According to the author, committed spiritual friendships deserve a place of honor within the church in much the same way as we honor the institution of marriage. These do not happen accidentally— that require intentional ways of fostering and nurturing those relationships.
There are questions to be considered when speaking about friendship and Hall sets out to answer them— “Should we think of friendship as based, above all, on personal preference? Should we think of it as preserving its voluntary character and thereby vulnerable at every point to dissolution if one of the friends grows tired of or burdened by the relationship? Should we consider friendship as always freshly chosen but never incurring any substantial obligations or entailing any unbreakable bonds? Or should we instead—pursuing a rather different line of thought—consider friendship more along the lines of how we think of marriage? Should we begin to imagine friendship as more stable, permanent, and binding than we often do? Should we, in short, think of our friends more like siblings we’re stuck with, like it or not, than like our acquaintances? Should we begin to consider at least some of our friends as, in large measure, tantamount to family? And if so, what needs to c change about the way we approach it and seek to maintain it?”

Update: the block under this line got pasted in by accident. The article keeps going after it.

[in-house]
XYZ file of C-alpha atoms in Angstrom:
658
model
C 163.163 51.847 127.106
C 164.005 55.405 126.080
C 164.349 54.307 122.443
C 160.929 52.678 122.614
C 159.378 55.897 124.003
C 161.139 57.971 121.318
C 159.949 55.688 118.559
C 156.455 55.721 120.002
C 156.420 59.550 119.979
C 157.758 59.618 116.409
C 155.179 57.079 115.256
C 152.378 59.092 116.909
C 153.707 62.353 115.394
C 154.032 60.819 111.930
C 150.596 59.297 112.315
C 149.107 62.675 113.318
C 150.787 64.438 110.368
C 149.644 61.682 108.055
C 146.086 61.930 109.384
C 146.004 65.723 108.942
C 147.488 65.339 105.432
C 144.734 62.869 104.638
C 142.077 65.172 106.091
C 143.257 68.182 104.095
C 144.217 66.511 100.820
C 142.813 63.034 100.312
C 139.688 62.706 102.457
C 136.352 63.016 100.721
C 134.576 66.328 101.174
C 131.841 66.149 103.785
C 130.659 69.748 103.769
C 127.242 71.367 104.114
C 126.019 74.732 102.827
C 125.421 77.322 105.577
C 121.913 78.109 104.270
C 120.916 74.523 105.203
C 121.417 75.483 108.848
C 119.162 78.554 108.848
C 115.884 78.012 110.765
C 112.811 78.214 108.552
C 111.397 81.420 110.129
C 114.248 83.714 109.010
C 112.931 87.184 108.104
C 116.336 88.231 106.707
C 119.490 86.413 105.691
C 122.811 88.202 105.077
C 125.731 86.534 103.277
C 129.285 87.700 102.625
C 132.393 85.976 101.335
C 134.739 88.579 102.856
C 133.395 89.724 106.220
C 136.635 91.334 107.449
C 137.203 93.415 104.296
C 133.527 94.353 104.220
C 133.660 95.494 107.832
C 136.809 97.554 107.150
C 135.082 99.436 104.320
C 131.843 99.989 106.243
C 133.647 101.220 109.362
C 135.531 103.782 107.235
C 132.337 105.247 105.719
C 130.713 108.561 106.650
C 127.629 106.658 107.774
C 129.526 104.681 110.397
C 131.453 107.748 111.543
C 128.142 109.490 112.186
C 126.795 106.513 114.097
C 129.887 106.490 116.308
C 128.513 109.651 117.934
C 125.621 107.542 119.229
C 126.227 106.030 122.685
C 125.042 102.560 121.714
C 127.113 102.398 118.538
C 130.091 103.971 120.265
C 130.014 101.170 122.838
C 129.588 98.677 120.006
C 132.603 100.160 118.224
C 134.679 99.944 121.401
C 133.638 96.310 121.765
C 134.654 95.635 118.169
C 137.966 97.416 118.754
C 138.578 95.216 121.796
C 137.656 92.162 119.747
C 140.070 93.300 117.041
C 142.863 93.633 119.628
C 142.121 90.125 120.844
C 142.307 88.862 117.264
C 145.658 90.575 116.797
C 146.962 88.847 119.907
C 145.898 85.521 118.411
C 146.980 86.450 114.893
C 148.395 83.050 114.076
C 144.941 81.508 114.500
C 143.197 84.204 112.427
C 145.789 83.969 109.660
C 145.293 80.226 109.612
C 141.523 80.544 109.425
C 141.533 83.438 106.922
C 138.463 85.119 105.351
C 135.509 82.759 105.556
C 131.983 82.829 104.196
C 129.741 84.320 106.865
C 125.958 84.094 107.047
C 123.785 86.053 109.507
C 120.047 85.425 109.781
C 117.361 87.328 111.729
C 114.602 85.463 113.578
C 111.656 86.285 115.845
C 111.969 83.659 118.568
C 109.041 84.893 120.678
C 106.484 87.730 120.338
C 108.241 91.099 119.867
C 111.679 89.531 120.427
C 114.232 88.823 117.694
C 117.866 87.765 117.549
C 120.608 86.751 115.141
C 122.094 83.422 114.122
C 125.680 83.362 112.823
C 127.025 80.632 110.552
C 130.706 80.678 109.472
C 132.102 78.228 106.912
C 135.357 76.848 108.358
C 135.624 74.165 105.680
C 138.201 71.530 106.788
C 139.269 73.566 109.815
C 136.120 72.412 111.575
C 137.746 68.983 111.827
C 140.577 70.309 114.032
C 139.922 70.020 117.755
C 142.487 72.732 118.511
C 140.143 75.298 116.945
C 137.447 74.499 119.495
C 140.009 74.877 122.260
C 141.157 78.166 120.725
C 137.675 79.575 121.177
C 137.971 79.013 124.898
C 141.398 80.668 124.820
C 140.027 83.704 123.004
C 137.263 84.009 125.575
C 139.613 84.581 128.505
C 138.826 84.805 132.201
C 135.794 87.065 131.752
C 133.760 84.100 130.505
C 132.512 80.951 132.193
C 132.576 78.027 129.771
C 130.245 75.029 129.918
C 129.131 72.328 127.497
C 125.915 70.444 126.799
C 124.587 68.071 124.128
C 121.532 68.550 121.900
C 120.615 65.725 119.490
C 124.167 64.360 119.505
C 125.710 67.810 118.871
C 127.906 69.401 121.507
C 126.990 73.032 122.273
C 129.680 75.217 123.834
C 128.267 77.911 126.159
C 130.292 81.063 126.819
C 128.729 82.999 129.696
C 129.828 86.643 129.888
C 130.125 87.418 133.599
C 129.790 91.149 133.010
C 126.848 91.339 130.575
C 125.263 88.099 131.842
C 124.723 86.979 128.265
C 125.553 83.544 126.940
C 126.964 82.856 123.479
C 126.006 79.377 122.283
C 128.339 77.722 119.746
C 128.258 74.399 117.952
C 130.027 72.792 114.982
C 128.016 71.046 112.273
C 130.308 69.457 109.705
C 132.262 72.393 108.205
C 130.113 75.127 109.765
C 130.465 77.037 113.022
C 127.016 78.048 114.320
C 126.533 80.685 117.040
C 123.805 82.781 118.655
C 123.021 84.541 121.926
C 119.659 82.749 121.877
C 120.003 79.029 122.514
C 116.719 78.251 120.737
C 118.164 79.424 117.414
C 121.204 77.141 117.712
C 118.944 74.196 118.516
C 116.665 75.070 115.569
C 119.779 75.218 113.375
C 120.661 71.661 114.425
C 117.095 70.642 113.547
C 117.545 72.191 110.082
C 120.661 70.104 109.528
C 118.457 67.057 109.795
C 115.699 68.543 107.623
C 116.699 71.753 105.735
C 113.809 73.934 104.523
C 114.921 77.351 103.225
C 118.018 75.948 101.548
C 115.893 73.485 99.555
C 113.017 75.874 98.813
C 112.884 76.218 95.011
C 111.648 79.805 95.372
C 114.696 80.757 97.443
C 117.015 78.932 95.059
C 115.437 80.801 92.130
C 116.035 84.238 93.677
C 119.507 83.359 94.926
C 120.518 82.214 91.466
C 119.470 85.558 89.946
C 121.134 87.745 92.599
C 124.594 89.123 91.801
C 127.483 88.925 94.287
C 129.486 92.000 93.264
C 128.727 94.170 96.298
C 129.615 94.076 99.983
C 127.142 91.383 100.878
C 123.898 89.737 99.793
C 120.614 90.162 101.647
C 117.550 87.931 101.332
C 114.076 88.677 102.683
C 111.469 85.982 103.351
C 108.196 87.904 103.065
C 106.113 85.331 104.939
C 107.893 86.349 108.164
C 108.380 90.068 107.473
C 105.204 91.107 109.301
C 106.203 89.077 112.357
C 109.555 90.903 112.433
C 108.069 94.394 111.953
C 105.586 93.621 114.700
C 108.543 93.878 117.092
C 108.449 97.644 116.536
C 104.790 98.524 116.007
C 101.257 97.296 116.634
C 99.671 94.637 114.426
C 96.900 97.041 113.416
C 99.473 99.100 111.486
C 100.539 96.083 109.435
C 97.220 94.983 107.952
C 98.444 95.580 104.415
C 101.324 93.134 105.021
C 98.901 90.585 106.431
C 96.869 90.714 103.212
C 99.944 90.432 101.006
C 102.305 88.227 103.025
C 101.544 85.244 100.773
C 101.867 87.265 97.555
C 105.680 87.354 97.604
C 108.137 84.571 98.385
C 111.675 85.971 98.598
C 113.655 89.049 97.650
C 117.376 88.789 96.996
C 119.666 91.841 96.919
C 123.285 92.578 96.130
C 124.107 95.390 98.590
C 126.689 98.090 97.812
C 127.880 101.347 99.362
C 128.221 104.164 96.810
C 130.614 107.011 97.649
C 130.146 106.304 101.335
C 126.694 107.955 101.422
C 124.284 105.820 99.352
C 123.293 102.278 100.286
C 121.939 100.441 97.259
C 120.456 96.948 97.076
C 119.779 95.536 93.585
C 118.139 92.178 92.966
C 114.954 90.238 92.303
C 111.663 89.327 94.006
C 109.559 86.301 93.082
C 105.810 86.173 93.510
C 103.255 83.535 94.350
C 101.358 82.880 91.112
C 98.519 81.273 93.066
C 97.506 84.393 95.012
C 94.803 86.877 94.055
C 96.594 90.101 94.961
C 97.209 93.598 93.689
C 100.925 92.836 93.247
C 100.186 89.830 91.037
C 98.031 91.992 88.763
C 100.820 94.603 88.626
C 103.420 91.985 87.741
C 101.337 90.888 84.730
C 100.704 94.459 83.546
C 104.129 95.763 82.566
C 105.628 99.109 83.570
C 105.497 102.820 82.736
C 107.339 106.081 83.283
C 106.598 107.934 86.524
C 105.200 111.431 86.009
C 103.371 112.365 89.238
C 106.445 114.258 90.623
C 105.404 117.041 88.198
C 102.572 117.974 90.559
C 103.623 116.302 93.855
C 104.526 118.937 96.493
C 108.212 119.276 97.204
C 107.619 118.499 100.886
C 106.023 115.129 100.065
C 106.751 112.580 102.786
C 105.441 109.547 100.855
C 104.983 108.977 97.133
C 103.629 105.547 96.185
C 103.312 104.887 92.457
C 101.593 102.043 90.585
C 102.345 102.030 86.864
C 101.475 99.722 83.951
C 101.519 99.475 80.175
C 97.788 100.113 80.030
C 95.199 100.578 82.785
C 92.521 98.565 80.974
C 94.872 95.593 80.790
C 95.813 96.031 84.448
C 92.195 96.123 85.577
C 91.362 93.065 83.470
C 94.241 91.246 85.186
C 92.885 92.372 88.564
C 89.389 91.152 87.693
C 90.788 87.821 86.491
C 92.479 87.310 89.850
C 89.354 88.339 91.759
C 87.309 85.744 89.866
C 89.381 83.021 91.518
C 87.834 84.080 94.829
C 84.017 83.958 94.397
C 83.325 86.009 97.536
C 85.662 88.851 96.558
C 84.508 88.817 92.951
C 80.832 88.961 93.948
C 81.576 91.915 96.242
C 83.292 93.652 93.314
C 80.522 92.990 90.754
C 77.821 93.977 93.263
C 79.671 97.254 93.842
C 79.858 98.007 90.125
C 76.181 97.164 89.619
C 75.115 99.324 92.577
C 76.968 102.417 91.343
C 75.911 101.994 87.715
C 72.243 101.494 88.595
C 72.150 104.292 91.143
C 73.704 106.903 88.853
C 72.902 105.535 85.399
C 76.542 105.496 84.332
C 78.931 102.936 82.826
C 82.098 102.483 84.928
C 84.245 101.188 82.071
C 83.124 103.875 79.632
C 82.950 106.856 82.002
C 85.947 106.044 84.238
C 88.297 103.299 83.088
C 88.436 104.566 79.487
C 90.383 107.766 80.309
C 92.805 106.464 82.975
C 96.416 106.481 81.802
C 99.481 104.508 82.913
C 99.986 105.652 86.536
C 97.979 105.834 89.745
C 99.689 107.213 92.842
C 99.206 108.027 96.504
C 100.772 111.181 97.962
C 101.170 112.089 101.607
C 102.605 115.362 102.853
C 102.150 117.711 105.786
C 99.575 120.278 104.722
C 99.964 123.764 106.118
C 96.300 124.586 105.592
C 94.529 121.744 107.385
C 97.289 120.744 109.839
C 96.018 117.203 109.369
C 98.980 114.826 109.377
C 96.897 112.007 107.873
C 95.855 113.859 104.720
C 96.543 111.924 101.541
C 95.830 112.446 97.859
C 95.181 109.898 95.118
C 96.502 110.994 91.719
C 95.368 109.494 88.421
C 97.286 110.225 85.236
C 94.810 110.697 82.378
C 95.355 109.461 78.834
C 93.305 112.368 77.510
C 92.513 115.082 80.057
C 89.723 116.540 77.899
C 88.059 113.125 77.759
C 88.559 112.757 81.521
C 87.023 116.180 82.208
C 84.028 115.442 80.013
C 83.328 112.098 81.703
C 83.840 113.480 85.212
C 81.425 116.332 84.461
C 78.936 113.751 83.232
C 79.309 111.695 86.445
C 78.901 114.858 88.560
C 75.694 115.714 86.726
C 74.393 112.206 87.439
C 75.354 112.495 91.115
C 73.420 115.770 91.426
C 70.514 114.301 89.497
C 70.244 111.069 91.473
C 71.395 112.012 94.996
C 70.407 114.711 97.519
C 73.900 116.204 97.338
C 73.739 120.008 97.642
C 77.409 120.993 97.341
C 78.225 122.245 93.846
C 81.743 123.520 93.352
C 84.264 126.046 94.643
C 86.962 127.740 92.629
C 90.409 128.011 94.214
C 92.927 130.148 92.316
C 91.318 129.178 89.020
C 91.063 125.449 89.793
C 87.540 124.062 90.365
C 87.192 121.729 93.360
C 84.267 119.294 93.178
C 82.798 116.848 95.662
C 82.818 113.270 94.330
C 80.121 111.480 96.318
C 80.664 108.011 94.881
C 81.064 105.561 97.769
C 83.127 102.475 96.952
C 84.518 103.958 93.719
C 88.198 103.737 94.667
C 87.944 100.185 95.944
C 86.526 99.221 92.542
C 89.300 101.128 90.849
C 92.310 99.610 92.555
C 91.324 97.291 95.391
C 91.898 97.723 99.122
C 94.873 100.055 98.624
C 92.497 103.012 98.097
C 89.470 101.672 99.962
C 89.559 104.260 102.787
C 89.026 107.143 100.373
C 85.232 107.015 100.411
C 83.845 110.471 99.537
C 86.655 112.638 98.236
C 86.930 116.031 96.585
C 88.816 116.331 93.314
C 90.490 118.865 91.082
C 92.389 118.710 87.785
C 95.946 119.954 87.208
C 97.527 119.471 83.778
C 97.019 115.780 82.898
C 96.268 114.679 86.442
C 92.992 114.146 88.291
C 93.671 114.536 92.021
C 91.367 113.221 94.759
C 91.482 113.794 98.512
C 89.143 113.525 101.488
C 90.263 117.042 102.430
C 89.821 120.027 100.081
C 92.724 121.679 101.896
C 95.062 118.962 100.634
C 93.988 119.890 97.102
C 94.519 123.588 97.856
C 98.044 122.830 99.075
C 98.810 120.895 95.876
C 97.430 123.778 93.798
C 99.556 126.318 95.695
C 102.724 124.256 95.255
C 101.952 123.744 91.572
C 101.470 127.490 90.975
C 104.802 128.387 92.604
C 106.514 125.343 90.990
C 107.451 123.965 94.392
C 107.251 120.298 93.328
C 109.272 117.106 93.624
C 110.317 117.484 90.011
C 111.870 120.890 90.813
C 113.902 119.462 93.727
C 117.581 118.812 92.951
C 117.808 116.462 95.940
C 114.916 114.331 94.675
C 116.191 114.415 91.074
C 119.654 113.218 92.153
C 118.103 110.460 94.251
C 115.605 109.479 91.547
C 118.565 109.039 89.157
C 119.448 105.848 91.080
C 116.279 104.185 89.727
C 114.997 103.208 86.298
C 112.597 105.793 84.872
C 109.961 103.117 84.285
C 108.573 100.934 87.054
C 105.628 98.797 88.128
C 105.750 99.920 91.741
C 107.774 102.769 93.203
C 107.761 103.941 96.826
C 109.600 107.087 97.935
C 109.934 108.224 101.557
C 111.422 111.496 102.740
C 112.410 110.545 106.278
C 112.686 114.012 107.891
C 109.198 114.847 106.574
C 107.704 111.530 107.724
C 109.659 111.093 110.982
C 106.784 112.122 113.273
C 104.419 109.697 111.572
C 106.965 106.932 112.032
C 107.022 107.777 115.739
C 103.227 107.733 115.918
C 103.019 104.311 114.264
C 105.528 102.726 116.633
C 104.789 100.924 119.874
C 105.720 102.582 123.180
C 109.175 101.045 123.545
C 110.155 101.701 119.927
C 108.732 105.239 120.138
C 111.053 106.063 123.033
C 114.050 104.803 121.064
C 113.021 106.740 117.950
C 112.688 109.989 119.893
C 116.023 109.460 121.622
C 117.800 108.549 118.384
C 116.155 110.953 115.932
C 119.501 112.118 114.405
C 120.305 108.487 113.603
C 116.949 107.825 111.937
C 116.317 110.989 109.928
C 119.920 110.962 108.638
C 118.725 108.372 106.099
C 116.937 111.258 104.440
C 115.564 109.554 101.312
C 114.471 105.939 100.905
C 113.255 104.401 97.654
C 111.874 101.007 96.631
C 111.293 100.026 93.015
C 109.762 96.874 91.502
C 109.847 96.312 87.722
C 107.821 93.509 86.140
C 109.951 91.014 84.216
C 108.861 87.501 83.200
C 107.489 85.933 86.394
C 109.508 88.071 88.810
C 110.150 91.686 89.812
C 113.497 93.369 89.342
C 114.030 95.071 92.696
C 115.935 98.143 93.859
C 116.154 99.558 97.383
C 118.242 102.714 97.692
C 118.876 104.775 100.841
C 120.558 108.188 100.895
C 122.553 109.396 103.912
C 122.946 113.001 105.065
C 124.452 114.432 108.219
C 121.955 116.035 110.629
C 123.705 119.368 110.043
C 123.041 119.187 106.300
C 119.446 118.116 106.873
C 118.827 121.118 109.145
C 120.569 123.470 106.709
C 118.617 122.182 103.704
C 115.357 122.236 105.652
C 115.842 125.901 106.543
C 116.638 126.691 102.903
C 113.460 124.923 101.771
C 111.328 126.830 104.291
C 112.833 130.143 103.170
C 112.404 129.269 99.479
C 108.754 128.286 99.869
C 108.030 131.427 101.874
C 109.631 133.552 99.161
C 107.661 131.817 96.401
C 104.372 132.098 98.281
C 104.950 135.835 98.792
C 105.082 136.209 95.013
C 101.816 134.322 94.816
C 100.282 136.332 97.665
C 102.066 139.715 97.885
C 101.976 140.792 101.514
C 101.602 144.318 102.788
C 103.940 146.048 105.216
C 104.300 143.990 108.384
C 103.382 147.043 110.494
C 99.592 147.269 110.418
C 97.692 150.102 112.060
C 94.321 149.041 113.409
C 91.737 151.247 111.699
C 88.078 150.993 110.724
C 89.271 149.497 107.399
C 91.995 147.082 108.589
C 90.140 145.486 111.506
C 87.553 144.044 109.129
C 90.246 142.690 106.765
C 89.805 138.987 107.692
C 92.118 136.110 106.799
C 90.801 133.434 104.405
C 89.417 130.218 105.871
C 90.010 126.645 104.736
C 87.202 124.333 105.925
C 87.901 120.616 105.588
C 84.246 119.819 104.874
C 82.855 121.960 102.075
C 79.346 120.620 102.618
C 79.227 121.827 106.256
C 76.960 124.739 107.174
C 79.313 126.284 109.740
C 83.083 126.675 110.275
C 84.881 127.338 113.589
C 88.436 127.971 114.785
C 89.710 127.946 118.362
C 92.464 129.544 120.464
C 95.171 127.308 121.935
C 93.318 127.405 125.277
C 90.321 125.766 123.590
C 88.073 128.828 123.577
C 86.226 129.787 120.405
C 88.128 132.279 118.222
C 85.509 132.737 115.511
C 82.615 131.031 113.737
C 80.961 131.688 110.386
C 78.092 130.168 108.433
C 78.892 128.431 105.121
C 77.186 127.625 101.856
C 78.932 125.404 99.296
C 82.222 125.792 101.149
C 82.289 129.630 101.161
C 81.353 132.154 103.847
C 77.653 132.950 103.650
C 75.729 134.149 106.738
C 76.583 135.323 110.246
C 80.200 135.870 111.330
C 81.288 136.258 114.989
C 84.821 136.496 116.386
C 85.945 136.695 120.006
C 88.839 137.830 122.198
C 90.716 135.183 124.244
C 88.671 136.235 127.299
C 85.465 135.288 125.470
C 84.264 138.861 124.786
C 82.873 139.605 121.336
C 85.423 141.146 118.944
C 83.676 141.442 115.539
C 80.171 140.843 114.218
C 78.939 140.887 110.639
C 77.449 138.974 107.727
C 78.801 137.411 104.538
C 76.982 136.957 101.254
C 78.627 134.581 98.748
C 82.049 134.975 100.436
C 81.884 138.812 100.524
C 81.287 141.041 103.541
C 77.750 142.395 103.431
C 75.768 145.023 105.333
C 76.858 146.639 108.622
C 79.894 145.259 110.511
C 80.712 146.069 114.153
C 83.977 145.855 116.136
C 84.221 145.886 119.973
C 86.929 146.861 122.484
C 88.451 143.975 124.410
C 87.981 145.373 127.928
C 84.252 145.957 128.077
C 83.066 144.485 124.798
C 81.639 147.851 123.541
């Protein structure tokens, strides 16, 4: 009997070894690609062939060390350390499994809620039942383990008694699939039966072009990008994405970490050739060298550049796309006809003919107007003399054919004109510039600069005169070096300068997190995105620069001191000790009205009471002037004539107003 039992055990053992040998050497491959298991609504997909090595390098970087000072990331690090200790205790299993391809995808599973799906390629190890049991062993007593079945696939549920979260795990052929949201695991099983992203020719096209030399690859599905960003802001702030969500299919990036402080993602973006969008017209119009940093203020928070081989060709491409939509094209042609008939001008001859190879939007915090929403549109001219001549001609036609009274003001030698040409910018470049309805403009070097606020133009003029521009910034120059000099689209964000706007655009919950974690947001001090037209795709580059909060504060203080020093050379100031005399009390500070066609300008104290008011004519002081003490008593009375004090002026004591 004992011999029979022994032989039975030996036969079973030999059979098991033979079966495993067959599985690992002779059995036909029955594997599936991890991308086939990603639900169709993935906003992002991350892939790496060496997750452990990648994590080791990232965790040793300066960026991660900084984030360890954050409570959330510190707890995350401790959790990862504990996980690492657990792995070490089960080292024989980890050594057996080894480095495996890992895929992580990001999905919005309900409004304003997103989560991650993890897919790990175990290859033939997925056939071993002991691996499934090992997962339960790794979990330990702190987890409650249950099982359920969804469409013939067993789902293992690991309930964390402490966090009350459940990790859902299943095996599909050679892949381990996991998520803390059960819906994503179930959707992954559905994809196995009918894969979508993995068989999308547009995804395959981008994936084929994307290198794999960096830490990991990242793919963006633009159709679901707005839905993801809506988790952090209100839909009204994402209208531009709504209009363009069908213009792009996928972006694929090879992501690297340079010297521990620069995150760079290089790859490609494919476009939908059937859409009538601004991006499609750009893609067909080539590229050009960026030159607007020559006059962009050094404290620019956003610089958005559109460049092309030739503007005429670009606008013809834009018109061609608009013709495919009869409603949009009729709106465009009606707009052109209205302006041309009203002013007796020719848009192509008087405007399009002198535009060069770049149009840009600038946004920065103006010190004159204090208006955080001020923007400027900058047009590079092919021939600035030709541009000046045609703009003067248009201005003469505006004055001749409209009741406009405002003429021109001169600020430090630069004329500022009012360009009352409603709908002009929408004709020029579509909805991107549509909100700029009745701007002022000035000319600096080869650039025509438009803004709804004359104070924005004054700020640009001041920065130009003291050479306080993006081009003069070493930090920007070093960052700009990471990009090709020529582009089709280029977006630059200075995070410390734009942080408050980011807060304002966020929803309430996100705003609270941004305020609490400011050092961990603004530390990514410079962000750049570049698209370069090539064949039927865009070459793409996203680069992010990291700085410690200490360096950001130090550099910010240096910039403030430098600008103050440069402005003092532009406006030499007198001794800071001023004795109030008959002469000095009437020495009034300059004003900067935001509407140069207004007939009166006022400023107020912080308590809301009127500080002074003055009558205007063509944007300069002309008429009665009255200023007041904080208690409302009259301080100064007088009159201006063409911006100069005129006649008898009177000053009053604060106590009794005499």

Hill finds no attraction romantically or sexually for women and he questions whether or not he is too love a life of loneliness, caught somewhere between the tension in Christianity and his sexual orientation. He feels eager to cultivate close friendships but is also afraid of not being able to find and sustain them. Thus, when he imagines a life where he is old and alone and has no one to celebrate holidays and special occasions, and/or to share the mundane moments of life, he worries. He faces the questions of where is he to find love, and where is he to give love? If he cannot have a husband or a wife, will he be forever cut off from all relational intimacy?